‘The Bachelorette’ is a reality series that revolves around one woman who dates multiple men for a few weeks before zeroing down on the one she would like to marry. Each season, the Bachelorette interacts with the men one-on-one or in group situations to get to know them better, and with each Rose Ceremony, she decides to eliminate at least one contender.
Surely, most of you will agree that real-life dating is very different from what we see in the series. Sometimes the cast members’ reactions to situations also seem very disproportionate. So, naturally, you must be curious to know if ‘The Bachelorette’ is real or scripted? In that case, you might be fascinated by what we know!
Is The Bachelorette Real or Scripted?
Although people would like to believe that everything they watch on reality shows is genuine, that is hardly ever the case. Many people associated with ‘The Bachelorette’ or ‘The Bachelor’ have spilled the beans regarding what goes on behind the scenes. The most talked-about aspect of the franchise is the involvement of the producers during the filming of the long-running dating reality series.
In 2018, LA Times reporter Amy Kaufman published a book titled ‘Bachelor Nation: Inside the World of America’s Favorite Guilty Pleasure,’ wherein she opened up about the strategic guidance the producers use to create the drama, the show is known for. According to Kaufman’s book, the producers use all kinds of tactics to manipulate the cast members and elicit drama. This allegedly includes tracking the menstrual cycles of the female cast members so that they could be interviewed when they are feeling emotionally vulnerable.
Emily Maynard, who was the Bachelorette in season 8, also penned a book called ‘I Said Yes: My Story of Heartbreak, Redemption, and True Love.’ In the book, Emily claimed that producers nudged her to make decisions she would not have made if it were entirely up to her. For example, she shared that she would have given the first impression rose to Arie Luyendyk, Jr., but the producers encouraged her to pick someone unexpected, like Doug, so that the other men would not feel threatened.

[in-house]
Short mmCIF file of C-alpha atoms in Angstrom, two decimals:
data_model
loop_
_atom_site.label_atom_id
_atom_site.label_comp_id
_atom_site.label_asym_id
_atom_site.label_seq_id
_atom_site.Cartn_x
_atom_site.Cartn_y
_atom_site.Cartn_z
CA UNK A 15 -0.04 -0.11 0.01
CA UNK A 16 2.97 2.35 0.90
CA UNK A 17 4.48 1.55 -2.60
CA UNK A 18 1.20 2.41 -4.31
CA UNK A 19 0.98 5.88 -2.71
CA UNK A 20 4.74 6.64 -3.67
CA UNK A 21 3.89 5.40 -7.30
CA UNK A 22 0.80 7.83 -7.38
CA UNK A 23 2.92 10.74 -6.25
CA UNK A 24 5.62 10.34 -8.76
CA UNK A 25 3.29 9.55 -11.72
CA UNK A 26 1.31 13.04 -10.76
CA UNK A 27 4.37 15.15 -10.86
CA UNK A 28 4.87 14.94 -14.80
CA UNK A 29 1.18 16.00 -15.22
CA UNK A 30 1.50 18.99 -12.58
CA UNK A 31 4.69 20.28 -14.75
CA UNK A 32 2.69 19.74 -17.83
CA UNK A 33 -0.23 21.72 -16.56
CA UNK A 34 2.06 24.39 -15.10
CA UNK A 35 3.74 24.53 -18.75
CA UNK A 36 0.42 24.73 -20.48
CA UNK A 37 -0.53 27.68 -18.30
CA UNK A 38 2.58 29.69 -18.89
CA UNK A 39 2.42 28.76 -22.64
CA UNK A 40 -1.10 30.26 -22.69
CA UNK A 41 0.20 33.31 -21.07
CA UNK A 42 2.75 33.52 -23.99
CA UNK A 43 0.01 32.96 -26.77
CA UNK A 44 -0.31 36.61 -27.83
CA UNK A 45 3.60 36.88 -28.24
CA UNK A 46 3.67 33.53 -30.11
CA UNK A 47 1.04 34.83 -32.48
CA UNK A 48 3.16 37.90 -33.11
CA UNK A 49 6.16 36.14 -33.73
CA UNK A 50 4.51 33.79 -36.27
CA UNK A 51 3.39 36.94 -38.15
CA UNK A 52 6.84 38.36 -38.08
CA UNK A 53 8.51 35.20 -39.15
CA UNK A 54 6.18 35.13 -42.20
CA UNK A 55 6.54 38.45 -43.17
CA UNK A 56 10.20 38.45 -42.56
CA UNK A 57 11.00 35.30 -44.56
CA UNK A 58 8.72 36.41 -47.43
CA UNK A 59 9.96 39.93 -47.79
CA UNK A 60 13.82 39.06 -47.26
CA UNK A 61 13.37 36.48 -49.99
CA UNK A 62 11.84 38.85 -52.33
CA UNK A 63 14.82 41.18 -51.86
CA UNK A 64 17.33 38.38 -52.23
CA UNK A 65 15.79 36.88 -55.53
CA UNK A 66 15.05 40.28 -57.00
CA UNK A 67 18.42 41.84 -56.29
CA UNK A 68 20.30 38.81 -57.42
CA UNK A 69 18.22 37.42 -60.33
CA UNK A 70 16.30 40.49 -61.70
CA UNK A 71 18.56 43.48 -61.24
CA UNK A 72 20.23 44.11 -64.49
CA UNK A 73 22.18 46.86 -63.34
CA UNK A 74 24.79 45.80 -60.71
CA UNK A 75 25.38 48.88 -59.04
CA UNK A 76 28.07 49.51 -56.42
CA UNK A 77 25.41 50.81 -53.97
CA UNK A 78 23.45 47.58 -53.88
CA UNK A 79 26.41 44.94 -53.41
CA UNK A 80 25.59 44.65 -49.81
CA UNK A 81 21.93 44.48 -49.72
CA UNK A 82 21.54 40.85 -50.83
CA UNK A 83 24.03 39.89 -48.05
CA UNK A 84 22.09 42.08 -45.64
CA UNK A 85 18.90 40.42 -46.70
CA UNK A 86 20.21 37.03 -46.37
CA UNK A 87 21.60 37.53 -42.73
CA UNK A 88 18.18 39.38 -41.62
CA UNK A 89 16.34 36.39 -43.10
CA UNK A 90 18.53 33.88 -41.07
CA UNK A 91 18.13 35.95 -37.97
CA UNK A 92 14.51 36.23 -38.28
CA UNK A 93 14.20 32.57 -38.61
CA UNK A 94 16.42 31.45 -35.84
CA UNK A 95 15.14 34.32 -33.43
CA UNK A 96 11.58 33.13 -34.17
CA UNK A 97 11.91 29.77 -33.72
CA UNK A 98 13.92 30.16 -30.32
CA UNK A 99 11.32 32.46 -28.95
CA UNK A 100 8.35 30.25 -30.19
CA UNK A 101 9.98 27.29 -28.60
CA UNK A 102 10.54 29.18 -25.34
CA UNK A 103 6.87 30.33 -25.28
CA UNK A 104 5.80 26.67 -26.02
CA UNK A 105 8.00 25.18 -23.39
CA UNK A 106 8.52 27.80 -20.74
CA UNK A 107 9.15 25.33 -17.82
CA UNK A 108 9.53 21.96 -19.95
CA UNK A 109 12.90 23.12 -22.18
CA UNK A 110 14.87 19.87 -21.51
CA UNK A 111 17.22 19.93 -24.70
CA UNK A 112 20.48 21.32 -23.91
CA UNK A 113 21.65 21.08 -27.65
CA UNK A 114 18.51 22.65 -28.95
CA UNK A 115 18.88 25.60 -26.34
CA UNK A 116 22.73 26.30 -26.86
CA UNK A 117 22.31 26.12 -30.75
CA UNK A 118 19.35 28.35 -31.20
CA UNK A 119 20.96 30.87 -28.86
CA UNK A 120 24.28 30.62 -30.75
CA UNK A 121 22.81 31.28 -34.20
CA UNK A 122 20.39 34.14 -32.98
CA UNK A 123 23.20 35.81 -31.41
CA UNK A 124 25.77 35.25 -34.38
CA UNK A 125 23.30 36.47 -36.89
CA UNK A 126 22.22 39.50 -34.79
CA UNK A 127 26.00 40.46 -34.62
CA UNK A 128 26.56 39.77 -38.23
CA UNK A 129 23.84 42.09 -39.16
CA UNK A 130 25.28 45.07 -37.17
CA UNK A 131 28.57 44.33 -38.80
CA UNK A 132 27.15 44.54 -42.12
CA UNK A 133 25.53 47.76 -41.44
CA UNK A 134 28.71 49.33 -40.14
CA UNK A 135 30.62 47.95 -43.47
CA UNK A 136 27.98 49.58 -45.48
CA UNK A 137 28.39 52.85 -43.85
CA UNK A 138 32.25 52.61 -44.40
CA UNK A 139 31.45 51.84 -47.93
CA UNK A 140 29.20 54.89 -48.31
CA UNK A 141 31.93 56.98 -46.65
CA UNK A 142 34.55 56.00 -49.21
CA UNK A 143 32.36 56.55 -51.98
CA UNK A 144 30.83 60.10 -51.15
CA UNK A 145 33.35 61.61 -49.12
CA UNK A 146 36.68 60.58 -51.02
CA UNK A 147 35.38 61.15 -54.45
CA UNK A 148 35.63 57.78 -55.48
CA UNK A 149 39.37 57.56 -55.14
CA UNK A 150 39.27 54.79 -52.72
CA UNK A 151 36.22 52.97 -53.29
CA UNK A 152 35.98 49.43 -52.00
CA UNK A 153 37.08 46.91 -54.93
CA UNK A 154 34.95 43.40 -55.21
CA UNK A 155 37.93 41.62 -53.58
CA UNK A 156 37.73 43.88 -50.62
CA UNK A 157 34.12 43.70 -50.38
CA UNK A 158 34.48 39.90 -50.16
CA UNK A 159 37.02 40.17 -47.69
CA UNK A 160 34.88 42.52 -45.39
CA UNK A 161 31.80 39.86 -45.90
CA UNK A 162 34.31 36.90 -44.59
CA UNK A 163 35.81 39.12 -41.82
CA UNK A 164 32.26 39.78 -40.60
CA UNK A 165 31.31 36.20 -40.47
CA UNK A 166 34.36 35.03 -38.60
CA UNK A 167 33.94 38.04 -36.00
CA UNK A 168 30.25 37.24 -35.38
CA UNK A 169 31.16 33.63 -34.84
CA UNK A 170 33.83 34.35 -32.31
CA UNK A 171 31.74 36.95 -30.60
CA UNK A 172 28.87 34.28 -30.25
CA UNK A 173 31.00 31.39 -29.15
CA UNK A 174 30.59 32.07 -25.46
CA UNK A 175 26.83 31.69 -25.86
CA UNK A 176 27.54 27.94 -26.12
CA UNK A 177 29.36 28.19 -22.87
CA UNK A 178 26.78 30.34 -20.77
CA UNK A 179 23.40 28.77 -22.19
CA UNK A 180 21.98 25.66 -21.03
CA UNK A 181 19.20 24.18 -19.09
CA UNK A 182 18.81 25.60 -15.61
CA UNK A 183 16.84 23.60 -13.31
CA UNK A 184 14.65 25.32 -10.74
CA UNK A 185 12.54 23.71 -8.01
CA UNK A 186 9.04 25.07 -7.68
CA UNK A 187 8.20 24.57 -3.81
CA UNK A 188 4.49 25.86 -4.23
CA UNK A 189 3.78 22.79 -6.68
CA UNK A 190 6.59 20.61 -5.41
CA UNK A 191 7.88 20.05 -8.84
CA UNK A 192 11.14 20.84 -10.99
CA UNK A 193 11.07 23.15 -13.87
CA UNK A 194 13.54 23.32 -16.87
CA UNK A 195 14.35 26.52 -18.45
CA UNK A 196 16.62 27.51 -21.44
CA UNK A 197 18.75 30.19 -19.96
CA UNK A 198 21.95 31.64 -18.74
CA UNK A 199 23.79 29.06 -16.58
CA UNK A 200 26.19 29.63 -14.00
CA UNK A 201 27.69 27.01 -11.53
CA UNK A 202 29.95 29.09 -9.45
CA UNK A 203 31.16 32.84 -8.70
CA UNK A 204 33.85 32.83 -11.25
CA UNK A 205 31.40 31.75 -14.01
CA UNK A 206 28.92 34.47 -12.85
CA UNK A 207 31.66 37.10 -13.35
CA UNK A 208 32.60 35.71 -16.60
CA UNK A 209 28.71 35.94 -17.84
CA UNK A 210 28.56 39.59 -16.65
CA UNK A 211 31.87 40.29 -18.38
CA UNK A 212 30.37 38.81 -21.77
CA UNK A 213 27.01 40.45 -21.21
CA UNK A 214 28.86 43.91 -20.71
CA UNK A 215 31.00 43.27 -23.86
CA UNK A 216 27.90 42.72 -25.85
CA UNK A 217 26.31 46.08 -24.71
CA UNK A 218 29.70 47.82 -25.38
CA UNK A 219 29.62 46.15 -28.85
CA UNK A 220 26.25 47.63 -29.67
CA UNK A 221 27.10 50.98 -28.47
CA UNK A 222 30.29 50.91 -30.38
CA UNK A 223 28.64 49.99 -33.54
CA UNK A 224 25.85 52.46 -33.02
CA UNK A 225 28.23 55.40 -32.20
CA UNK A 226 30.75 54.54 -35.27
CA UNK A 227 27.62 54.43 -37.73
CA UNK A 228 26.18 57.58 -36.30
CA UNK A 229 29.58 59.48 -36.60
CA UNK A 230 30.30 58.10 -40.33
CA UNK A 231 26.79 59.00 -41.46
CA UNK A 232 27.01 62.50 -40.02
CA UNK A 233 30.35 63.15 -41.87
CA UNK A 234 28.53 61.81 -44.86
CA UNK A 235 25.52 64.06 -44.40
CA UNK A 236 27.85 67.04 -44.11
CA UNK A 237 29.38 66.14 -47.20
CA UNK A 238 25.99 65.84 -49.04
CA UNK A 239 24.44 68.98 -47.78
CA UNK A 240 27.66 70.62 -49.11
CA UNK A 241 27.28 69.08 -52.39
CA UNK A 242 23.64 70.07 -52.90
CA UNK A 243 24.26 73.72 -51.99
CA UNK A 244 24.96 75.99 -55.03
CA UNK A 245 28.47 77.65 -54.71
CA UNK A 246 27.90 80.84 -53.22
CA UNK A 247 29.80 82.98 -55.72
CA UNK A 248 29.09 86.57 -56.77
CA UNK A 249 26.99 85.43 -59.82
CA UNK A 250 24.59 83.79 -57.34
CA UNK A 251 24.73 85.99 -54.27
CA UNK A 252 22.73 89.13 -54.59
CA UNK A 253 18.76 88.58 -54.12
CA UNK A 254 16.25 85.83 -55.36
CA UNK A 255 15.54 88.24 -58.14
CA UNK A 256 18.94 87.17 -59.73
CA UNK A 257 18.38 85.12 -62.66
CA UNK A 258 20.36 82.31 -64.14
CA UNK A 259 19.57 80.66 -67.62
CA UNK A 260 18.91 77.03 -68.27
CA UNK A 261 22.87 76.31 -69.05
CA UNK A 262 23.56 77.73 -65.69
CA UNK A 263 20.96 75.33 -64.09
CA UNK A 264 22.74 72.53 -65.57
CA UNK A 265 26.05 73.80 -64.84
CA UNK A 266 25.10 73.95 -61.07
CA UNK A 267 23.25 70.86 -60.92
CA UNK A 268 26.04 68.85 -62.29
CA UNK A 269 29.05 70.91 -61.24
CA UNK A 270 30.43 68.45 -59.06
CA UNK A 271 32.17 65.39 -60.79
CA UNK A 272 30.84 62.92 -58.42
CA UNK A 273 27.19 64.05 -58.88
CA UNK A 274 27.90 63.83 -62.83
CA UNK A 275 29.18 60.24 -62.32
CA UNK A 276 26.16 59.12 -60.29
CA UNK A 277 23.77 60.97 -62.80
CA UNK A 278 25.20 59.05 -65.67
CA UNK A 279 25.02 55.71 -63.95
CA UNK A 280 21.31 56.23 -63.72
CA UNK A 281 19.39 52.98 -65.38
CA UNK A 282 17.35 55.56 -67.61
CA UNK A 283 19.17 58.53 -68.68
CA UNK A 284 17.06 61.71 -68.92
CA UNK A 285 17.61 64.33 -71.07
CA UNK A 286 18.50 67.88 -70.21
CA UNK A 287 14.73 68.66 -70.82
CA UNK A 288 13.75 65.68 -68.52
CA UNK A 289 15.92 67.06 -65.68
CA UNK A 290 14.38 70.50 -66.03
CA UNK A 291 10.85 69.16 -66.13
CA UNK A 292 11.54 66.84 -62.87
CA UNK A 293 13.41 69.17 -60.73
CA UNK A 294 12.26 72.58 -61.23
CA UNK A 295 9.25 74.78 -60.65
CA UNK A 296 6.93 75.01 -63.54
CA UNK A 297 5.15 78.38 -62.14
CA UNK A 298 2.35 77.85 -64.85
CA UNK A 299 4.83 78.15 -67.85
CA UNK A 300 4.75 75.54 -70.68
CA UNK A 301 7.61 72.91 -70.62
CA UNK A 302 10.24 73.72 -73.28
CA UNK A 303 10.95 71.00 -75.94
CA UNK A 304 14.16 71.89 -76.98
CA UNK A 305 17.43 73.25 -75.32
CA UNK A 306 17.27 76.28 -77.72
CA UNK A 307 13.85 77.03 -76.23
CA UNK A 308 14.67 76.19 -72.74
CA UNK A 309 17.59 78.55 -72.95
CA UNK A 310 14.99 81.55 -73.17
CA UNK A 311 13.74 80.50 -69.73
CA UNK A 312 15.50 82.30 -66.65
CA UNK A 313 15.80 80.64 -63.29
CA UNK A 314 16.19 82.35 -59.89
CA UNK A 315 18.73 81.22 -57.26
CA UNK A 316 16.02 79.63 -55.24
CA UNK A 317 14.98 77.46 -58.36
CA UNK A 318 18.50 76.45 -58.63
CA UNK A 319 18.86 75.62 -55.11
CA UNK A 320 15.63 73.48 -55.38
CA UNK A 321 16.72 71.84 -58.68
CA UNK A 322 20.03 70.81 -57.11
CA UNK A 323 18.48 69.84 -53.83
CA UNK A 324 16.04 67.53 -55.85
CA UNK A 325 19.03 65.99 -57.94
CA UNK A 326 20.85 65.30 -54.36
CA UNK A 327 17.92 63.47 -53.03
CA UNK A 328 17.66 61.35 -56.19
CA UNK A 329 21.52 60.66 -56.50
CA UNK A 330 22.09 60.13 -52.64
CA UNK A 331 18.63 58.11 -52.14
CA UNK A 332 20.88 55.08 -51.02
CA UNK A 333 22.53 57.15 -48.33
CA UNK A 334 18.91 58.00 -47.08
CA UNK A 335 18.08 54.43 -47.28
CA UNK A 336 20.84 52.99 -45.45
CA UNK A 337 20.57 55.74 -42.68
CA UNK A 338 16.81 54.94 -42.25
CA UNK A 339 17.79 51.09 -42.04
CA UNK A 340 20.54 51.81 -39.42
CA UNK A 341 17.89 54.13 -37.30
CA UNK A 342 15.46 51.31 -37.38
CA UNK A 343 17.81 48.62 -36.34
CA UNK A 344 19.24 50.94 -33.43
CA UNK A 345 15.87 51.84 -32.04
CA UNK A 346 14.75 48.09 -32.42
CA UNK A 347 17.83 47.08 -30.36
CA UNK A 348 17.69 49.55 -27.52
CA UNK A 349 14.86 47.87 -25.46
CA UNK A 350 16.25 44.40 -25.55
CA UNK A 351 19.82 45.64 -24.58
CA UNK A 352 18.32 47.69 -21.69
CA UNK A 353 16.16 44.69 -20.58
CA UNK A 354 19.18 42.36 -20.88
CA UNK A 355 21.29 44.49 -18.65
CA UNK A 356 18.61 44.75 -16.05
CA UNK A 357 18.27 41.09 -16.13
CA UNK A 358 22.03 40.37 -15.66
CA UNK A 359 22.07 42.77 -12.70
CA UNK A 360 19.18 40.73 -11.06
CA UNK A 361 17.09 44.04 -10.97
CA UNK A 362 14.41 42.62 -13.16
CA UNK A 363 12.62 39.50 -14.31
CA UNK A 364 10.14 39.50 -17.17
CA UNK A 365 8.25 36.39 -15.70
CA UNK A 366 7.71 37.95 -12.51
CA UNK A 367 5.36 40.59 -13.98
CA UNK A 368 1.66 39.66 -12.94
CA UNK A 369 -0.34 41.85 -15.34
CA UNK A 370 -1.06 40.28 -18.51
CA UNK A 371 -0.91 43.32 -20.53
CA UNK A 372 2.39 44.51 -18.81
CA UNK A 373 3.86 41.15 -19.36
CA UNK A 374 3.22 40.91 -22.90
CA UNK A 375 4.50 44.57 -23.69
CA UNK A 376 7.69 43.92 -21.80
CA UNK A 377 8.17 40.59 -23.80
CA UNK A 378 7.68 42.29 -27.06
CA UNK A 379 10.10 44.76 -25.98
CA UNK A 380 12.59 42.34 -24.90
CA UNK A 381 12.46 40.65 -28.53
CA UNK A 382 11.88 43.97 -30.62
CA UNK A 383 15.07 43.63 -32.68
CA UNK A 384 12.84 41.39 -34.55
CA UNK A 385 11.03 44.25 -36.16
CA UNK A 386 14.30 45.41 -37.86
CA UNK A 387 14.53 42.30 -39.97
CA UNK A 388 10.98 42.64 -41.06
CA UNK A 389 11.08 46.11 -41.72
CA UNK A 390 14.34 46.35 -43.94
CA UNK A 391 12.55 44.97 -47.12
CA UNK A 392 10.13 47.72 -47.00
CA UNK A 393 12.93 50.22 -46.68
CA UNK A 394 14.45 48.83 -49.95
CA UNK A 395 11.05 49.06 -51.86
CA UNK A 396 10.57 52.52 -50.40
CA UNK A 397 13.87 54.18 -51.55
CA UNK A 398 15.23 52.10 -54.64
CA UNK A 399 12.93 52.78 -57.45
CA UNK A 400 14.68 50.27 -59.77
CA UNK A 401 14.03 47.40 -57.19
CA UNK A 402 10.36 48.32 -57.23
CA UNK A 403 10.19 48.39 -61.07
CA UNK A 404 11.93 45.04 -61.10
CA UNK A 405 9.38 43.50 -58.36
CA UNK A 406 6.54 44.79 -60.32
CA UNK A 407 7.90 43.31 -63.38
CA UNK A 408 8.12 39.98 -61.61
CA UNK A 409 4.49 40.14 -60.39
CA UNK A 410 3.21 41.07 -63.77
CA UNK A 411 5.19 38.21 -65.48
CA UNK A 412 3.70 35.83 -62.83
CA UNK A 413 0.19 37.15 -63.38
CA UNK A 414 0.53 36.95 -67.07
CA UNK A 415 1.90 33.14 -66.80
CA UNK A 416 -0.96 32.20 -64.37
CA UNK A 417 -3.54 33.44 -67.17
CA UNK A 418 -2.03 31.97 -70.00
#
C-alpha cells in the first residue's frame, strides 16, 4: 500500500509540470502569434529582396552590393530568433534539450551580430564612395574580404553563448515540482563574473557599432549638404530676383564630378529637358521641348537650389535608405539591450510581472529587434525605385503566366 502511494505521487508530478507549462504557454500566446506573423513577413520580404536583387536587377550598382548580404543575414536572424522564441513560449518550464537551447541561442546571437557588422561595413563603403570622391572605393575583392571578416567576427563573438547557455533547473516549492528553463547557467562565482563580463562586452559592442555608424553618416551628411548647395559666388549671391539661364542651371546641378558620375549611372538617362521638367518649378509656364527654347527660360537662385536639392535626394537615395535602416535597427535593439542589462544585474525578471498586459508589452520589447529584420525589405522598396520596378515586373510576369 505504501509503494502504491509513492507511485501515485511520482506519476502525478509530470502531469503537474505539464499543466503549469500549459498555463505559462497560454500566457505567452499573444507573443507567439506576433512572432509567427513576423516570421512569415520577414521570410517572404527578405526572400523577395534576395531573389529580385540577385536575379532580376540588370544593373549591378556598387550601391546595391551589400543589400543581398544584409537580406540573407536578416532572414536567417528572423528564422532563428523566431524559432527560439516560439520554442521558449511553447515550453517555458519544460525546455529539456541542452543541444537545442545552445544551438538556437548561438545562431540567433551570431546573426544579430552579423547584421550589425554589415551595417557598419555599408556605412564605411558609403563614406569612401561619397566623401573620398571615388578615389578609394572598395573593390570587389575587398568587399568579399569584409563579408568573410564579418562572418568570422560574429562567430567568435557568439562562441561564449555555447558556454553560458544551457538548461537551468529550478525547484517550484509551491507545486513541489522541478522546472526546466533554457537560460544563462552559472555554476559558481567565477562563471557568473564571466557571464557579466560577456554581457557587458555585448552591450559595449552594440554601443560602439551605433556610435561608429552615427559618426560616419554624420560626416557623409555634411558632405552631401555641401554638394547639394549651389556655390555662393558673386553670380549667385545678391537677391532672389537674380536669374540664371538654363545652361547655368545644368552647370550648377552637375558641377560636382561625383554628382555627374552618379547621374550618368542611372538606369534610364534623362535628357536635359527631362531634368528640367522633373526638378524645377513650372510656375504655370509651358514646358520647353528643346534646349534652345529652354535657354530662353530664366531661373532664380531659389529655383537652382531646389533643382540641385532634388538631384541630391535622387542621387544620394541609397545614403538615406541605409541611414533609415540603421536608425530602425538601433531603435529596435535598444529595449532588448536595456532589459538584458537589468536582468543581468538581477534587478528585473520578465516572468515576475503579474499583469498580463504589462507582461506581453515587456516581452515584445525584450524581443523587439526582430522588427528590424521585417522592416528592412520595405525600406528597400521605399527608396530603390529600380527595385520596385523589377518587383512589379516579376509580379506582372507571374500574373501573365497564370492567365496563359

The eligibility criteria for selecting cast members state that they might be portrayed unfavorably or in a false light. However, the lead has the choice to quit the season at any point in time, which gives the Bachelorette agency over how she wants to take things forward. Season 17 contestant Catherine Giudici Lowe responded to a fan on social media who wanted to know if the producers dictated what the cast members say and do on the show. She replied, “Nope! They can ask questions and maybe guide you in an answer, but you are completely your own person and responsible for what you say and do.”
However, this still does not rule out the multiple accounts of people who claimed that manipulation is a strong tactic the production team uses. In a 2016 interview with The New Yorker, former producer of ‘The Bachelor’ Sarah Gertrude Shapiro said, “The night they were going to get dumped, I would go to the hotel room where they were staying and say ‘I’m going to lose my job for telling you this, but he’s going to pick you — he’s going to propose.’”
Shapiro also claimed that her job was to get close to the contestants and give them terrible advice. She called this “complicated manipulation through friendship.” Seeing how the same production companies produce both the shows, it is not hard to imagine what happens on the sets of ‘The Bachelorette.’ The show also gives us the idea that the contestants come up with dreamy and fun dates.
However, as it turns out, most of the time, the cast members have nothing to do with the date as the production team sets up the whole thing. This arrangement is reportedly covered in the contracts they sign. It is specified that they must participate in all the dates, which could even include something that a person might fear, such as parasailing or skydiving.
Several cast members admitted that even though they had made up their minds about who they wanted to be with, they were made to stick to the format and only eliminate a fixed number of people in one week. After all, there is a rough episode count that the show tries to maintain each season, and if the Bachelorette picks a person early on, then where is the fun in that? So, all in all, it seems that apart from the roses, not much is 100% authentic. But the shedloads of drama is what makes the show a guilty pleasure, doesn’t it?